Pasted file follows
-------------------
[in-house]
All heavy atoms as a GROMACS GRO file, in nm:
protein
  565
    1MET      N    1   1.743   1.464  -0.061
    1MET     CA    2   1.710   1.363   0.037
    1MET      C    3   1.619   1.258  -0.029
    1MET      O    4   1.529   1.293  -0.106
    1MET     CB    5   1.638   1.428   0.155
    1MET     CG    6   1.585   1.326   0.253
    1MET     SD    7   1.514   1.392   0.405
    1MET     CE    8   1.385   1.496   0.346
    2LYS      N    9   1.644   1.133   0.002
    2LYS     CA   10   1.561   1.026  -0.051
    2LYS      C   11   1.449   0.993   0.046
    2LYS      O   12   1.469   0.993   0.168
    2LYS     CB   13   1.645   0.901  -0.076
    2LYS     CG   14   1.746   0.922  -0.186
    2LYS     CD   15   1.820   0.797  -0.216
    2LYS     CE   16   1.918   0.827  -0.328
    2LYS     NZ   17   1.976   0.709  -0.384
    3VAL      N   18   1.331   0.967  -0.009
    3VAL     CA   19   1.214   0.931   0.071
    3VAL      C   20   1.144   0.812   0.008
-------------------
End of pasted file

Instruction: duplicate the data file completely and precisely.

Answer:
[in-house]
All heavy atoms as a GROMACS GRO file, in nm:
protein
  565
    1MET      N    1   1.743   1.464  -0.061
    1MET     CA    2   1.710   1.363   0.037
    1MET      C    3   1.619   1.258  -0.029
    1MET      O    4   1.529   1.293  -0.106
    1MET     CB    5   1.638   1.428   0.155
    1MET     CG    6   1.585   1.326   0.253
    1MET     SD    7   1.514   1.392   0.405
    1MET     CE    8   1.385   1.496   0.346
    2LYS      N    9   1.644   1.133   0.002
    2LYS     CA   10   1.561   1.026  -0.051
    2LYS      C   11   1.449   0.993   0.046
    2LYS      O   12   1.469   0.993   0.168
    2LYS     CB   13   1.645   0.901  -0.076
    2LYS     CG   14   1.746   0.922  -0.186
    2LYS     CD   15   1.820   0.797  -0.216
    2LYS     CE   16   1.918   0.827  -0.328
    2LYS     NZ   17   1.976   0.709  -0.384
    3VAL      N   18   1.331   0.967  -0.009
    3VAL     CA   19   1.214   0.931   0.071
    3VAL      C   20   1.144   0.812   0.008